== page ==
Easy Treks: Walking Guide, Itinerary: Wuling Mountains.


A Thriving Past

“As we tacked upstream fearsome waves tried to snatch us off the deck. The current was racing. Often, just as we thought we had passed the worst stretch of a rapid, when the poles were raised to be plunged in once more the current would suddenly sweep us back again.

The river was like a fire, it was too ardent, trying every minute to carry us away, as if completely headstrong. The strange thing was that these boat men had artful dodges to escape currents and whirlpools. They demanded on the water for a living, knew the river and its dangers better than anyone else; but in order to survive they were ready at every second to jump into the water. Going through the rapids, forced to drive through the white waves, they had to know how to find a passage through them. ”

Shen Congwen, Recollections of West Hunan



B
efore modern roads were constructed, transportation in the sheer Wuling Mountains had been dependent on merchants' boats plying up and down the roaring rivers. While traveling upstream, boats often had to be towed by boatmen. A merchant boat fully loaded would weight 50 tons. In order to go through a big rapid, a number of 40 to 50 boatmen from different boats had to work together, towing up their boats one by one up through the rapid.

In 1573, part of the mountain on the opposite side of Gongtan collapsed, with a huge quantity of big and small rocks crashing into the Wu Jiang, forming dangerous shoals that cut the navigation. Only small crafts could be towed up. In the event of this natural barrier, goods coming from the northern Wu Jiang needed be discharged upon arriving at Gongtan's Downstream Wharf. They were then carried by men power to the Upstream Wharf, located 800 meters away in the south, and reloaded onto the boats heading upstream to Guizhou. Raw materials shipped from Guizhou were carried from the Upstream Wharf to the Downstream Wharf in order to continue their journey. Usually, most goods and materials were stored at Gongtan for several days while waiting for a boat for the next stage of journey.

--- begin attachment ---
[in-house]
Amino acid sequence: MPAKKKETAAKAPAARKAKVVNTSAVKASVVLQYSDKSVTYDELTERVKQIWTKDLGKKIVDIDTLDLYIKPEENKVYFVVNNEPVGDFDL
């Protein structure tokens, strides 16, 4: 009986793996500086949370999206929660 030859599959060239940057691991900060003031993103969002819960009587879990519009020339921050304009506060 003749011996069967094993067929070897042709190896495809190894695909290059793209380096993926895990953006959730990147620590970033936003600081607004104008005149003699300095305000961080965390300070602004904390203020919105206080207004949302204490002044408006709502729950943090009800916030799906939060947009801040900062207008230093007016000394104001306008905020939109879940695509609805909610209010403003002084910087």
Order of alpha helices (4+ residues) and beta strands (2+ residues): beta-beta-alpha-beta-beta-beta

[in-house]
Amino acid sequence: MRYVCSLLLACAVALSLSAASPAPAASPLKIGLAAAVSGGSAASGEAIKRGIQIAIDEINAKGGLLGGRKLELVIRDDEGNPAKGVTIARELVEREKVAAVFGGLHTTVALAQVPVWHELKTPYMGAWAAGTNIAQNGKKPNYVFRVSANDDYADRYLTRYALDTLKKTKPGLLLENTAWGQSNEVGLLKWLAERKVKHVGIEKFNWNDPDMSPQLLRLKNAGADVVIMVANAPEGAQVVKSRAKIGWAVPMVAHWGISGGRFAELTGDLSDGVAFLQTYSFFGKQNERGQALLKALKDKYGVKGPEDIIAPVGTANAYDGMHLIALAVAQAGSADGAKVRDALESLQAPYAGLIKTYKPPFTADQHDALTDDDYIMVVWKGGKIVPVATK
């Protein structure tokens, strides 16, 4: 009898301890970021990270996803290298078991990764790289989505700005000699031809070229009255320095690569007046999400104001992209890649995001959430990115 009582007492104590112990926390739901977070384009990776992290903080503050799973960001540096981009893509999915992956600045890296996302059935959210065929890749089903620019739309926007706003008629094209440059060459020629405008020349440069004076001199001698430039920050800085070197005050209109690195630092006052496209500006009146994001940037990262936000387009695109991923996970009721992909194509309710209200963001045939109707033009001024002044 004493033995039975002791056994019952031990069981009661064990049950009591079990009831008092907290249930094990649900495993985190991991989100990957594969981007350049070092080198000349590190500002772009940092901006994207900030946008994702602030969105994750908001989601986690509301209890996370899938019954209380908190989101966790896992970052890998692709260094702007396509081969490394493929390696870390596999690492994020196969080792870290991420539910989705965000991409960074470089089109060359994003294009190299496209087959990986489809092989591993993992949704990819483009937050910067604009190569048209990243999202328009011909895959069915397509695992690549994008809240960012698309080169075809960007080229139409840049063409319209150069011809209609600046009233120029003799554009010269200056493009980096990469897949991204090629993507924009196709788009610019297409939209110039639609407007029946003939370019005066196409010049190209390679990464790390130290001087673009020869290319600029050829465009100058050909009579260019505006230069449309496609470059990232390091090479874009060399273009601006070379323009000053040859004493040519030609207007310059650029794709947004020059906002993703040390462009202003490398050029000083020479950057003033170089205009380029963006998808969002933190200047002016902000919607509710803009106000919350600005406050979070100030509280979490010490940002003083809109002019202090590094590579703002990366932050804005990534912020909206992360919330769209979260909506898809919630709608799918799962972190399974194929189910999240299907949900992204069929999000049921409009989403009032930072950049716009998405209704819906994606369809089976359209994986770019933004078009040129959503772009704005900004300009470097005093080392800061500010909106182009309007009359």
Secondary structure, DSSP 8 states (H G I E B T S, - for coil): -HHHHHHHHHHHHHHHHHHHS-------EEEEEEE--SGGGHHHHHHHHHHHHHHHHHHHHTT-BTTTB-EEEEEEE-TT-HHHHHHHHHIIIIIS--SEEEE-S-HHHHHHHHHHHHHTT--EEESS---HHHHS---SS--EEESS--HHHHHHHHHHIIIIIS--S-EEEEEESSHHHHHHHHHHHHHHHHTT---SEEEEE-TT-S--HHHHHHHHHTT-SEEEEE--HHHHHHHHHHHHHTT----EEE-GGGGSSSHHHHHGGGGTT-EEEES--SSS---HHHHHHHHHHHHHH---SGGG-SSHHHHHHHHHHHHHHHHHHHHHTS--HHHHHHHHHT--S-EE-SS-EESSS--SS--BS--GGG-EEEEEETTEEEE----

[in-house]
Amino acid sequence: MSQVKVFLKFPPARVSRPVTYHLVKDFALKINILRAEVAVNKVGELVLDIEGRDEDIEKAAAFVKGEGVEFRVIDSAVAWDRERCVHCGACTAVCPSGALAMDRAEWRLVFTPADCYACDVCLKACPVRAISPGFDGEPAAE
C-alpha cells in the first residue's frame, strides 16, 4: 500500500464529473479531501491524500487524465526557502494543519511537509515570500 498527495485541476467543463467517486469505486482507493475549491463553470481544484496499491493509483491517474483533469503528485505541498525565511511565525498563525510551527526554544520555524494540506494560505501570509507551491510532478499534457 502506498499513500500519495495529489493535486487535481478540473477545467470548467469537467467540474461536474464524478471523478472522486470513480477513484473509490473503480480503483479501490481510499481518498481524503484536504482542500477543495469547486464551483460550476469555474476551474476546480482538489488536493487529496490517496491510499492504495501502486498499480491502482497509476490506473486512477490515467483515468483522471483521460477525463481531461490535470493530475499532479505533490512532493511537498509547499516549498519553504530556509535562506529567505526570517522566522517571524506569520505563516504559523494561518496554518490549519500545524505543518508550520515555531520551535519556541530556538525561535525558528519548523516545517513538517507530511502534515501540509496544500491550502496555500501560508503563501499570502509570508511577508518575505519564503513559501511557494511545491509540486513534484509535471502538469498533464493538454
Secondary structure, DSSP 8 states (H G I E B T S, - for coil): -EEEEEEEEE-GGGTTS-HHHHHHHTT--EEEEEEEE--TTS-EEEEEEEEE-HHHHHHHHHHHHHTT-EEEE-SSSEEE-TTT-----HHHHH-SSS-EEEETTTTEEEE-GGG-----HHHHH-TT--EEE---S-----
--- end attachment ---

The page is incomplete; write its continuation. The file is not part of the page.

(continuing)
Gongtan become one of the most important transit centers on the Wu Jiang Waterway and won much of its prosperity through a thriving trade and warehouse business. In the beginning of 20th century, Gongtan had hundreds of stores, shops, and business establishments involved in transportation, storage and trade. More than 6000 boatmen and porters had worked there.

Link: Sold down the river.
"Trackers who pulled boats upstream through the Three Gorges are losing their homes to the waters that they long defied By Peter Hessler."
(Time Traveler, Fall 2002)


Accommodations (Souvenir - It didn't exist anymore since 2007)

Many traditional houses in the old town offer simple accommodations. One bed per night varies from Y10 to Y20. Stay at the northern edge where you can find several clean and friendly guesthouses, like Yang Jia Hang Guesthouse 杨家行/杨家客栈

The old town streets are not lighted during the night. If you arrive at Gongtan in the night, you have to look for a hotel in the new town perched above the old town. I stayed at Shiji Hotel 世纪大酒店(Tel. 023 75678098).

Places to eat: Local people only take two meals a day, noodles in the morning at 10:00, a simple dinner at 16:00. Except the golden holiday weeks, few tourists stay overnight in Gongtan's old town. Local people go to the market everyday in the new town and buy fresh vegetables, meats for daily comsumption. You'd better tell the host in advance what you want for dinner, especially for a copious dinner so that he can buy them in advance. Otherwise, you can only eat noodles or fried rice with eggs.

Local Food

Ludou Noodles 绿豆粉 - Made with mung bean and rice. Good for cooking, stir-frying or serving in cold dishes.


Drying Noodles
Buckwheat noodles
Tofu for breakfast

Written by Suyun in 2005.

CBP Journey 2004